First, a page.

The Phantom Unmasked

Before Superman, before Batman, there was—the Phantom! Making its debut as an American newspaper comic strip in 1936, The Phantom was the forerunner of the comic-book superhero genre that today animates vast billion-dollar franchises spanning print, film, television, video games, and licensed merchandise. But you’ve probably never heard of it—you probably think Superman inaugurated the genre. That’s because, despite its American origins, The Phantom comic strip has enjoyed far greater popularity with international audiences, most notably in Australia, Sweden, and India, where it has appeared in newspapers, magazines, and comic books. The paradox of the character’s relative obscurity in the United States, offset by his phenomenal success in these three markedly different countries, is the subject of The Phantom Unmasked.

By tracing the publication history of The Phantom in magazines and comic books across international markets since the mid-1930s, author Kevin Patrick delves into the largely unexplored prehistory of modern media licensing industries. He also explores the interconnections between the cultural, political, economic, and historical factors that fueled the character’s international popularity. The Phantom Unmasked offers readers a nuanced study of the complex cultural flow of American comic books around the world. Equally important, to provide a rare glimpse of international comics fandom, Patrick surveyed the Phantom’s “phans”—as they call themselves—and lets them explain how and why they came to love the world’s first masked superhero.

If you remember the character or never heard of him this is a great introduction. I first became aware of the iconic character from a late 90s movie starring Billy Zane then delved into his story from the 1930s.

Patrick provides a well-researched and documented story showcasing how The Phantom got his start stateside evolving into a sleeper hit and onto its way to becoming a cult classic. Outside the States his popularity is much higher which is a bit strange considering the Ghost is an American creation.

Since my introduction to the character came via a Hollywood production I didn’t have any knowledge of the back story and mythology and it took a while to acquire that as this was pre-Google days.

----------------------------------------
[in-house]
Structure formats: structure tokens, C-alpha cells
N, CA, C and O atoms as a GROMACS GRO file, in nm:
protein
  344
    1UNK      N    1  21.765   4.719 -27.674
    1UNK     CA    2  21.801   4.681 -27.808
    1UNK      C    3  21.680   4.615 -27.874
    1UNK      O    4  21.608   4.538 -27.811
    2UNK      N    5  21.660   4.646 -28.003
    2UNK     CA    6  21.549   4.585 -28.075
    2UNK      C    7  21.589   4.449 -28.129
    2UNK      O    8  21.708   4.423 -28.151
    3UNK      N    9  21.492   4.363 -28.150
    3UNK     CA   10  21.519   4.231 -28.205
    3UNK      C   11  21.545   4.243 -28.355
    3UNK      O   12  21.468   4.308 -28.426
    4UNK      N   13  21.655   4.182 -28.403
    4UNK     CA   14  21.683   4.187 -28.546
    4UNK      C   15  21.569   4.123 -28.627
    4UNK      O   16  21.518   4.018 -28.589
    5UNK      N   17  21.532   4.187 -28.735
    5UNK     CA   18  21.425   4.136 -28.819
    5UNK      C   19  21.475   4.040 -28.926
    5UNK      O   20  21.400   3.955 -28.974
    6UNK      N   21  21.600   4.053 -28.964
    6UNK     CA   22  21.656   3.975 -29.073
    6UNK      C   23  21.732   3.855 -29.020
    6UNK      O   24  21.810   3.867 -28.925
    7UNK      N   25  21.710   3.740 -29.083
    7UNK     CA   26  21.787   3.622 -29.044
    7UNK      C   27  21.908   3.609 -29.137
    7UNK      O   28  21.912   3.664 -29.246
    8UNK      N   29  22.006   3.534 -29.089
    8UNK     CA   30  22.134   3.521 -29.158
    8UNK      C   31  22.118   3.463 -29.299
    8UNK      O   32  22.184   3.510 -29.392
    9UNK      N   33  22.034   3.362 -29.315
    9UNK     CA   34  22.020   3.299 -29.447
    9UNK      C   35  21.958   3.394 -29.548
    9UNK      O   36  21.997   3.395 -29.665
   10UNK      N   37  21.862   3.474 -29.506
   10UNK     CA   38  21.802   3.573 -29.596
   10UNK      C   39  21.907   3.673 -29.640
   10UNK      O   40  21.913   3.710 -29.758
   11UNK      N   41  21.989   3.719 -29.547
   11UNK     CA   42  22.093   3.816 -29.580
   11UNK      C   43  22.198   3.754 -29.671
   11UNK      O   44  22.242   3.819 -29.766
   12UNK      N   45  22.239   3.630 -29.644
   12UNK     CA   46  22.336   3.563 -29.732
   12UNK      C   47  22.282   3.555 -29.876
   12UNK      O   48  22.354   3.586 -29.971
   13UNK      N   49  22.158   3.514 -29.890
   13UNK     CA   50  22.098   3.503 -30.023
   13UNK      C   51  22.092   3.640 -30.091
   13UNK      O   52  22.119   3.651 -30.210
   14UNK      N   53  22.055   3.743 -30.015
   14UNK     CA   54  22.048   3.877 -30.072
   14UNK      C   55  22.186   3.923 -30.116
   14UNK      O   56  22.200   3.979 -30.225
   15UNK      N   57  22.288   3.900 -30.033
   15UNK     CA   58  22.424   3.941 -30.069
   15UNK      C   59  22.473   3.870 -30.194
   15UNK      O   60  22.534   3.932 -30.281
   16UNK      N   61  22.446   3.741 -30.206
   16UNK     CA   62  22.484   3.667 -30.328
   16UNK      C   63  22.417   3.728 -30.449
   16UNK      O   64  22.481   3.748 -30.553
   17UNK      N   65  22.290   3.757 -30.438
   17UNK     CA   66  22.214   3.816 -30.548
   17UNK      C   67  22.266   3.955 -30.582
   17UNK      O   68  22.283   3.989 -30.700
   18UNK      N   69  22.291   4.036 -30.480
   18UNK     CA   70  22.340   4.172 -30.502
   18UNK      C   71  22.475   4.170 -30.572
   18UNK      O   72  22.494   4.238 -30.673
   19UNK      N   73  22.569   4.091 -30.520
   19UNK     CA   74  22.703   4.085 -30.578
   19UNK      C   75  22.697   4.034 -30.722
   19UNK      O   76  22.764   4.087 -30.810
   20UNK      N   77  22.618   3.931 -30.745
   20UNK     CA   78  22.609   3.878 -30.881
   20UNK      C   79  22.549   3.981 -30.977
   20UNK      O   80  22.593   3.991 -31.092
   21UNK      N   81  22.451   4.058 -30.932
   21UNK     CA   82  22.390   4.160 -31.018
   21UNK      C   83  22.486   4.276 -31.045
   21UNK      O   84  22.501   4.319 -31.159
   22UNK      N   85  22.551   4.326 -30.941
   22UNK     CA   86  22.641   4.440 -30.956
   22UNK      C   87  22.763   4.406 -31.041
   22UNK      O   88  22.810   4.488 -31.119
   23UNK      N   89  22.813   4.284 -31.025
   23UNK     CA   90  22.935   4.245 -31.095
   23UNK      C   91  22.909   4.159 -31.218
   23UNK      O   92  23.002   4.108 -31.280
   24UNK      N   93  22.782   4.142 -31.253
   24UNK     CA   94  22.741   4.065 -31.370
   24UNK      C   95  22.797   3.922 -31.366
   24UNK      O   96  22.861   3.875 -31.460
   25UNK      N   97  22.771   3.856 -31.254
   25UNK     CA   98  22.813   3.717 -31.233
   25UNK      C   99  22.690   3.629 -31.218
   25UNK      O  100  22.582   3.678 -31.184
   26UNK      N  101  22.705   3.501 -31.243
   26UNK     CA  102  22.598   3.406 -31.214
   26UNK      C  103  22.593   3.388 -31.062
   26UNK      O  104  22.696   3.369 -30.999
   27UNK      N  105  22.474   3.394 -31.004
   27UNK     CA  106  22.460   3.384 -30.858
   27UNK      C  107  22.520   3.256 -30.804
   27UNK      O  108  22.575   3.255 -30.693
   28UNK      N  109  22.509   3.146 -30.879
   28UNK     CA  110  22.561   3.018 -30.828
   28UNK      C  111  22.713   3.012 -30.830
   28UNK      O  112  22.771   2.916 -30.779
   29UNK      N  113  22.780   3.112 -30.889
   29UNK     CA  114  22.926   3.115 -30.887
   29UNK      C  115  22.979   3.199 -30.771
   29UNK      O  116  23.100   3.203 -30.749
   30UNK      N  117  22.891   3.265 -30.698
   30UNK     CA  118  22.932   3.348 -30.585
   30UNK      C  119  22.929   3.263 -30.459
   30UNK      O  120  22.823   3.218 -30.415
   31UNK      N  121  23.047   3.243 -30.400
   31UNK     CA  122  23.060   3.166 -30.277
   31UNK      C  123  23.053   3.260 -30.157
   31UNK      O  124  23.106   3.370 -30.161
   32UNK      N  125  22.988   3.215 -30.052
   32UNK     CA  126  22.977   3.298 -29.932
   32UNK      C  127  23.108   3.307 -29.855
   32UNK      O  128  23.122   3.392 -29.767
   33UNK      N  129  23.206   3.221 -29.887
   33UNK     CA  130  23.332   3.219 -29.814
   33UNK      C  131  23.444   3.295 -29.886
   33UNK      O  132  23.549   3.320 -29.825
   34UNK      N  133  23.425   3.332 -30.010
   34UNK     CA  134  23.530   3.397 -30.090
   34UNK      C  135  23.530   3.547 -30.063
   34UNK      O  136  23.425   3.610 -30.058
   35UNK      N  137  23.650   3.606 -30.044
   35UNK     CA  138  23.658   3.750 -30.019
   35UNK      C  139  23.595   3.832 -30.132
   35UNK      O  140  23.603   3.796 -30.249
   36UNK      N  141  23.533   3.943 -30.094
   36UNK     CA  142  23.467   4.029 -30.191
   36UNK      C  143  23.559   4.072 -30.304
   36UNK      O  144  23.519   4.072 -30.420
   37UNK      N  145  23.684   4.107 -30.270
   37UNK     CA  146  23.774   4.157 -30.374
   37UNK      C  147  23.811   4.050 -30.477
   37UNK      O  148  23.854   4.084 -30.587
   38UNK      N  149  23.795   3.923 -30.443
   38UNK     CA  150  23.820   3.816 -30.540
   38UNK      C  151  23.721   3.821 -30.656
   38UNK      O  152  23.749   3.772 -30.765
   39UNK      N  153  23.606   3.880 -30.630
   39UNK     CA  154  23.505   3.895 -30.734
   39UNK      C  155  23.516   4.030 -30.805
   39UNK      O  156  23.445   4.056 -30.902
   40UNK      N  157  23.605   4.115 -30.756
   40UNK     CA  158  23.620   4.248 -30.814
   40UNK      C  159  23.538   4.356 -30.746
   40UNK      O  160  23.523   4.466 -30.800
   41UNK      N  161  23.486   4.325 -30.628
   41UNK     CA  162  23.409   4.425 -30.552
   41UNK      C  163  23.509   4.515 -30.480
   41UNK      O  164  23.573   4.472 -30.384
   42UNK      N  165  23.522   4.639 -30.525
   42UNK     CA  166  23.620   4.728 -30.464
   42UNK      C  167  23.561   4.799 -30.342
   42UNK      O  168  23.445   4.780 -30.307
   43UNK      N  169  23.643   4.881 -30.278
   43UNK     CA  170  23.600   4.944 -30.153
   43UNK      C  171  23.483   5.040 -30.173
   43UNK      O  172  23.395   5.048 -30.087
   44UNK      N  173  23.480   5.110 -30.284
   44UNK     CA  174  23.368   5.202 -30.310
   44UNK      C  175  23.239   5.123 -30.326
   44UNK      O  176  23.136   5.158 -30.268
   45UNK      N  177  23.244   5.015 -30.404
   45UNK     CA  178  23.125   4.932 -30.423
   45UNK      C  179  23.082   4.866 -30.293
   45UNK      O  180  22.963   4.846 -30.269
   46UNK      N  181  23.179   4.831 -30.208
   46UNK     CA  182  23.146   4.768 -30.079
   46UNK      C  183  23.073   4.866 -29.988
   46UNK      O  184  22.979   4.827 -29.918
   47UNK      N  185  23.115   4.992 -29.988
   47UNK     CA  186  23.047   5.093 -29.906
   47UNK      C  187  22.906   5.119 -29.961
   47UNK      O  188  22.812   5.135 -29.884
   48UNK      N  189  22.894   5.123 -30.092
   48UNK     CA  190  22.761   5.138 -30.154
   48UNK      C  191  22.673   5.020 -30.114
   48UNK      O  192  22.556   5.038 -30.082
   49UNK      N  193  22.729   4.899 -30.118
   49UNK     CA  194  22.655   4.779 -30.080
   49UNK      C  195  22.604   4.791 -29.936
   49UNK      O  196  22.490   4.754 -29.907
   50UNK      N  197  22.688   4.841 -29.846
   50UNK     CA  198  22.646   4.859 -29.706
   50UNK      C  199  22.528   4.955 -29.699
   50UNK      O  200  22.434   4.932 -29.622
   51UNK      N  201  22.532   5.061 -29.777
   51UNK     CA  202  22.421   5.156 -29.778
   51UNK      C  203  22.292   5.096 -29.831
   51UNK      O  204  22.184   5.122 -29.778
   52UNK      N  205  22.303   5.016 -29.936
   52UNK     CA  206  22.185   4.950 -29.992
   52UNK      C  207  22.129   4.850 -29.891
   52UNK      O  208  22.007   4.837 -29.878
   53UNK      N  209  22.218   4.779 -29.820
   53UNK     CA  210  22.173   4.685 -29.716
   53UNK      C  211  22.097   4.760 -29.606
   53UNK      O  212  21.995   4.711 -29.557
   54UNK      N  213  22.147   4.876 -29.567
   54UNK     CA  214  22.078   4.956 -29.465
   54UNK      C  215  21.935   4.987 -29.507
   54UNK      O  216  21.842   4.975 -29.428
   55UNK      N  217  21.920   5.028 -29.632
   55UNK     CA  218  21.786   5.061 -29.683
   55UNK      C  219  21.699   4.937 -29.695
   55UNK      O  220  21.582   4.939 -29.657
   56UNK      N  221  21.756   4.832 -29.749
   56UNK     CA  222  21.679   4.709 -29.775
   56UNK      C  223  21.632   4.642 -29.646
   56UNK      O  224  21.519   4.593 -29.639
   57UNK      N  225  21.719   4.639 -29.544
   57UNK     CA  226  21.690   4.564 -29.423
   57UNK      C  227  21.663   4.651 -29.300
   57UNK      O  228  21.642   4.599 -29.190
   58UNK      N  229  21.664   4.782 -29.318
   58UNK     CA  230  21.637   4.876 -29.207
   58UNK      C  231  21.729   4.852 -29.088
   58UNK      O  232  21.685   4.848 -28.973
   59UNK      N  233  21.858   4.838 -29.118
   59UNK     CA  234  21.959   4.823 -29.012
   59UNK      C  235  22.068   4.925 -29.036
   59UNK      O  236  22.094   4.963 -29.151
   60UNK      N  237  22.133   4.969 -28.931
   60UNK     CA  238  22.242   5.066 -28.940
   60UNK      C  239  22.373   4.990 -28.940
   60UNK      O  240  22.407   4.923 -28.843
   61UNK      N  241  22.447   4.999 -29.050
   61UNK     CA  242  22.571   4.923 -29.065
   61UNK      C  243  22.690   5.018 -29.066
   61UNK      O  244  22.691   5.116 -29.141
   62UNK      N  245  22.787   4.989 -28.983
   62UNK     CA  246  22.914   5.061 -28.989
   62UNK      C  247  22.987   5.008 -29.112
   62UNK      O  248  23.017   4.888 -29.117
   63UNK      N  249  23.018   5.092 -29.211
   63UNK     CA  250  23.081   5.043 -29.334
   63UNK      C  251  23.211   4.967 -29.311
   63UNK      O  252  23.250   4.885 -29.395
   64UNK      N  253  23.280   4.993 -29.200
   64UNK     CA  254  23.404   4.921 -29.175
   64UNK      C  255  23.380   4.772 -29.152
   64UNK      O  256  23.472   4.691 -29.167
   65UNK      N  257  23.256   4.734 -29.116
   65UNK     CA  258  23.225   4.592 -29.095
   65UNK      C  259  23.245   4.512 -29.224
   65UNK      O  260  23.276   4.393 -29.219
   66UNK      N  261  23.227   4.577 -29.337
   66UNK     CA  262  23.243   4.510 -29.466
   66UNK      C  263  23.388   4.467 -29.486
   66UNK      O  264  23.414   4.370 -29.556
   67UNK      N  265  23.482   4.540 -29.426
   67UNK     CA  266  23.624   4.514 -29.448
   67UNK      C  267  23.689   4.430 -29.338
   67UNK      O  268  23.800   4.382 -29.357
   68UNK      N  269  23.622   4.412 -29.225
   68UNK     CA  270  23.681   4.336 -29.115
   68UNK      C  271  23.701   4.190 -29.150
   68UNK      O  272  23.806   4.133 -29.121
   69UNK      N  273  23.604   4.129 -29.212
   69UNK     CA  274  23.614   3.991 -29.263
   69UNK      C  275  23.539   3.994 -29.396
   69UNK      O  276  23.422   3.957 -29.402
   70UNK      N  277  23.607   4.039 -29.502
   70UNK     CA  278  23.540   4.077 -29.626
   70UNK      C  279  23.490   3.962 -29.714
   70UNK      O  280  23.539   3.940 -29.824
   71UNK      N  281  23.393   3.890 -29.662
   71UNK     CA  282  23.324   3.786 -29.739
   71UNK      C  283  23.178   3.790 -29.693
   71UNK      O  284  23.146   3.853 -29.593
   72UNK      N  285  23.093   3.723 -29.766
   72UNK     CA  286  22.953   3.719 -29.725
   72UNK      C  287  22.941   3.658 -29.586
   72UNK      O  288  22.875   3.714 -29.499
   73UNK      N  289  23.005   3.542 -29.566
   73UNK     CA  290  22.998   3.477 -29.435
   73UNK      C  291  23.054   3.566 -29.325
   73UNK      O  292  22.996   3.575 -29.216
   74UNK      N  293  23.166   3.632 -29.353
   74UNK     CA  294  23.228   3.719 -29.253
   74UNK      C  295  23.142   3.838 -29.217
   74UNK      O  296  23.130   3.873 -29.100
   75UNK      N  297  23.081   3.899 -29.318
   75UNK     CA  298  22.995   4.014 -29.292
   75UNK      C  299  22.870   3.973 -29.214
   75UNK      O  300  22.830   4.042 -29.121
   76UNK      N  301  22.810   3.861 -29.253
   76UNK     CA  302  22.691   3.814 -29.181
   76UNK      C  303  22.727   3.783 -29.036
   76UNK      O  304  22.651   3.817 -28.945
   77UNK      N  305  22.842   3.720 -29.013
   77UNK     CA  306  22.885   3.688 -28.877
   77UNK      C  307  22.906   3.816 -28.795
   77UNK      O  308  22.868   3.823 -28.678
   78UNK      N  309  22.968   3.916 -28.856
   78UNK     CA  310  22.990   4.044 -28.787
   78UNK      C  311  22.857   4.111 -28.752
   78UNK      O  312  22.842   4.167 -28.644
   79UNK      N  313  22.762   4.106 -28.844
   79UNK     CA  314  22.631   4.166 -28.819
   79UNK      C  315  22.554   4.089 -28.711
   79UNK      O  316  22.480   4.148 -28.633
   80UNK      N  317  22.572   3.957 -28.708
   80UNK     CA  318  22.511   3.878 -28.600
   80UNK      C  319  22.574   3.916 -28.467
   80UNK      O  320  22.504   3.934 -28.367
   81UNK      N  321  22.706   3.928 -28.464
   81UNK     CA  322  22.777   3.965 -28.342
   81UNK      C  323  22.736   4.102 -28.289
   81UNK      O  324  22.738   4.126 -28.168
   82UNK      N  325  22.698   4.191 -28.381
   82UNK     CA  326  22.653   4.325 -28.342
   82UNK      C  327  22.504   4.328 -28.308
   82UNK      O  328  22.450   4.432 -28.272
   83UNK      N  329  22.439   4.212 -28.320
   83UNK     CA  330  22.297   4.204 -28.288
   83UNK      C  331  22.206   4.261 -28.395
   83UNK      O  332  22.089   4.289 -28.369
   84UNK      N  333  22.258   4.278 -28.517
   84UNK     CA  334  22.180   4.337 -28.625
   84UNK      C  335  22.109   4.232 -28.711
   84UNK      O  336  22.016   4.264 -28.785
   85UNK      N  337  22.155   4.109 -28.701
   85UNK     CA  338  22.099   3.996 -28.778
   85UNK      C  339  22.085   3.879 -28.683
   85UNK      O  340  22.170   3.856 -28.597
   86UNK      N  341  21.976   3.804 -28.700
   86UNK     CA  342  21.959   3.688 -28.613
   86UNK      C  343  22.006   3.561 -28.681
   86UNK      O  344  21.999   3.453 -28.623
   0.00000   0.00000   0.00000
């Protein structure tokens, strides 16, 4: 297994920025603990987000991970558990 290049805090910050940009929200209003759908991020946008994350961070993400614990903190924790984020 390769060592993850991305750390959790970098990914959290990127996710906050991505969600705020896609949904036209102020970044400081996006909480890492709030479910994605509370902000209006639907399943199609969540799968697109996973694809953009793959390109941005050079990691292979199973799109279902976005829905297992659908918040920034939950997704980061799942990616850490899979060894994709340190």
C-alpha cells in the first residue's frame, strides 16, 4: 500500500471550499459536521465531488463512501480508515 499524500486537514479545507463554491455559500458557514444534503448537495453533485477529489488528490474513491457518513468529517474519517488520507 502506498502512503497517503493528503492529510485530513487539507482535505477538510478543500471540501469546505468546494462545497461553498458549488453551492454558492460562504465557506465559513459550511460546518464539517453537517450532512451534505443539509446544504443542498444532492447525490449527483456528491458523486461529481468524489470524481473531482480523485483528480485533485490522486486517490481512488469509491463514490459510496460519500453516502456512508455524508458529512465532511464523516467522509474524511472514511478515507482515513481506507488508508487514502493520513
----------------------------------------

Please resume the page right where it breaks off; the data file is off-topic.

Since the Ghost Who Walks (AKA Phantom) came out before Superman it’s easy to see how he influenced the creation of what the world now knows as Marvel, DC and all the other independent artists and authors who were given a platform to display their talent in a unique way.

It’s a shame he wasn’t given the same level of popularity and love as the DC/Marvel creations in the States. It would seem only diehard fans of early comic lore will find their way to him and mythos unless you live anywhere else in the world. Could it be because he wasn’t given an American home base, mainly working out of the Jungles of Africa, despite being an American story, that he wasn’t shown the love? Was it Superman’s arrival a mere 2 years later that drove the Phantom underground because he couldn’t compete with the seemingly All American Hero wrapped in an Alien body?

Granted millions of non-Americans, and some Americans, have reportedly read his story but if you ask the average comic nerd stateside in various generations it’s doubtful many will know this character even if Billy Zane did a decent job of bringing him to life in the 20th century. He was at least able to find the respect he deserved in the Scandinavian countries, India and Australia.

Patrick provides so many details and information it can feel a bit overwhelming but it’s also a testament to how much history belongs to this complex character; only a fan can create something of this magnitude.

Thank you to Netgalley and University of Iowa Press for allowing me to review this!

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